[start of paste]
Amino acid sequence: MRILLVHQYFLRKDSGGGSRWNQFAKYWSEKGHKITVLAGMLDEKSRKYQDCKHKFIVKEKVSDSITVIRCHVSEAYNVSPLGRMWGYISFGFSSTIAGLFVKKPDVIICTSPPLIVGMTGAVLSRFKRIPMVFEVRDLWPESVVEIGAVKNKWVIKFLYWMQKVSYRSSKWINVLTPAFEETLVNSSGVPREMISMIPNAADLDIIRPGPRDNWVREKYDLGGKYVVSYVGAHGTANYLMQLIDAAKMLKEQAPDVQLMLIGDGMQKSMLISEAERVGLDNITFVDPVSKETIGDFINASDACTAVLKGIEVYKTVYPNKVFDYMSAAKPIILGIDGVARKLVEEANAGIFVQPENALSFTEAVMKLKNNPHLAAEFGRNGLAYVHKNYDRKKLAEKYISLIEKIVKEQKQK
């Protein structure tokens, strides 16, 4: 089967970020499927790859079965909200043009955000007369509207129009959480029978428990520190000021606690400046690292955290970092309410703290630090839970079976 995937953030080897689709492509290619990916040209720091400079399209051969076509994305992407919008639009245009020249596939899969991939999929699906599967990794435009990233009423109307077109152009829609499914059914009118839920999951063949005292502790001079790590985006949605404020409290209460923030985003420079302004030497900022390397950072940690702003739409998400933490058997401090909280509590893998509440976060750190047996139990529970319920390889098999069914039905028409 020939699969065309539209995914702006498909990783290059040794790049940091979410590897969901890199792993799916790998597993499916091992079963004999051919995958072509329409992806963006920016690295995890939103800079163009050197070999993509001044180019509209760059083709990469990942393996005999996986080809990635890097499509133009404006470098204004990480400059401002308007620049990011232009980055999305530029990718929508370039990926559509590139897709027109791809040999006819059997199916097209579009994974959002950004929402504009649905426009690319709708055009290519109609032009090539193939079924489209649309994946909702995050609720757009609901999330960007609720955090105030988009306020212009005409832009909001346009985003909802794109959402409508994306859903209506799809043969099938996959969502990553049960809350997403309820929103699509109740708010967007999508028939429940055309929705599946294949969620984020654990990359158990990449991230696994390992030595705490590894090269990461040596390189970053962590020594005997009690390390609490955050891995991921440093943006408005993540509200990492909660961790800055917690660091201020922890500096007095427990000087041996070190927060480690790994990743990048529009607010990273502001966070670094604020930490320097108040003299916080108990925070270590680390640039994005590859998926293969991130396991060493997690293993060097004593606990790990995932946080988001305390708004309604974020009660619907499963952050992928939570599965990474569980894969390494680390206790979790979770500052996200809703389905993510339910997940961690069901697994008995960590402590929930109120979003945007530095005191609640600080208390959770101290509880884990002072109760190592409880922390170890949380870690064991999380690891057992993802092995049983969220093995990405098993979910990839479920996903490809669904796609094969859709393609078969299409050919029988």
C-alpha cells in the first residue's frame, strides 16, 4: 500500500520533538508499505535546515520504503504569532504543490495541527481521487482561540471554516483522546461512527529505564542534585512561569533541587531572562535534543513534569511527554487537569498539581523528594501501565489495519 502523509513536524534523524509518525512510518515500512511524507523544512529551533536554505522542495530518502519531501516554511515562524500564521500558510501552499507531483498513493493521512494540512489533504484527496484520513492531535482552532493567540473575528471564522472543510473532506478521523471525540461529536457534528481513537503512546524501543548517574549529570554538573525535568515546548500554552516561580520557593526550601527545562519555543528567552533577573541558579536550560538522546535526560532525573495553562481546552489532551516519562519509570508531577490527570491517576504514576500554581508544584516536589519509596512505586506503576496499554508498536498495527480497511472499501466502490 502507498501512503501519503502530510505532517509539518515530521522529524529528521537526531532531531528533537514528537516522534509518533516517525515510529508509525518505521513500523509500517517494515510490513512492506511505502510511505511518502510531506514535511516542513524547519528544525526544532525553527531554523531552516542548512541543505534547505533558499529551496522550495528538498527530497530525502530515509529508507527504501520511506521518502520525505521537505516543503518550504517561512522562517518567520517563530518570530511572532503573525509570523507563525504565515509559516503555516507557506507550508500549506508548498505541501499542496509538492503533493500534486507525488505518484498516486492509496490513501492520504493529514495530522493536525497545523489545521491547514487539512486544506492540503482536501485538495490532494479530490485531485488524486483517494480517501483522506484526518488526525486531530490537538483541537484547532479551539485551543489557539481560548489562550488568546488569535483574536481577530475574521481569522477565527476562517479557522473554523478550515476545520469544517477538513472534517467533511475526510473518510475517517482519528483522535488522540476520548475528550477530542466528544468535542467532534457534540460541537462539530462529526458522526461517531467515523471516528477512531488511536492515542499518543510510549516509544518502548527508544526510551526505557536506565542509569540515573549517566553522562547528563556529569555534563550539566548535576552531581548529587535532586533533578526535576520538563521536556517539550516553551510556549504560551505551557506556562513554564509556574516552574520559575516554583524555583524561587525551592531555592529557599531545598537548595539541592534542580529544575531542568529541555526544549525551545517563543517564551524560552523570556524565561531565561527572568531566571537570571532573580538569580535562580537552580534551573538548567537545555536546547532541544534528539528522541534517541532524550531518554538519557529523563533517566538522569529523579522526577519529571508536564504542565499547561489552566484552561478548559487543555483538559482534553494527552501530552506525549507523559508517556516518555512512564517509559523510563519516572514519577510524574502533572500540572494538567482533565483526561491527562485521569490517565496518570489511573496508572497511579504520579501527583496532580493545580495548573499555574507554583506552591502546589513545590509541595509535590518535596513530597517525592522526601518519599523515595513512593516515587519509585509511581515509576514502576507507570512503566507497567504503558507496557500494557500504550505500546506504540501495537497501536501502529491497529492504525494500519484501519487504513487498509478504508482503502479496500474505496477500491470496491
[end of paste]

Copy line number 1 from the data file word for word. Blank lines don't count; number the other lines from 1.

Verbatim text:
Amino acid sequence: MRILLVHQYFLRKDSGGGSRWNQFAKYWSEKGHKITVLAGMLDEKSRKYQDCKHKFIVKEKVSDSITVIRCHVSEAYNVSPLGRMWGYISFGFSSTIAGLFVKKPDVIICTSPPLIVGMTGAVLSRFKRIPMVFEVRDLWPESVVEIGAVKNKWVIKFLYWMQKVSYRSSKWINVLTPAFEETLVNSSGVPREMISMIPNAADLDIIRPGPRDNWVREKYDLGGKYVVSYVGAHGTANYLMQLIDAAKMLKEQAPDVQLMLIGDGMQKSMLISEAERVGLDNITFVDPVSKETIGDFINASDACTAVLKGIEVYKTVYPNKVFDYMSAAKPIILGIDGVARKLVEEANAGIFVQPENALSFTEAVMKLKNNPHLAAEFGRNGLAYVHKNYDRKKLAEKYISLIEKIVKEQKQK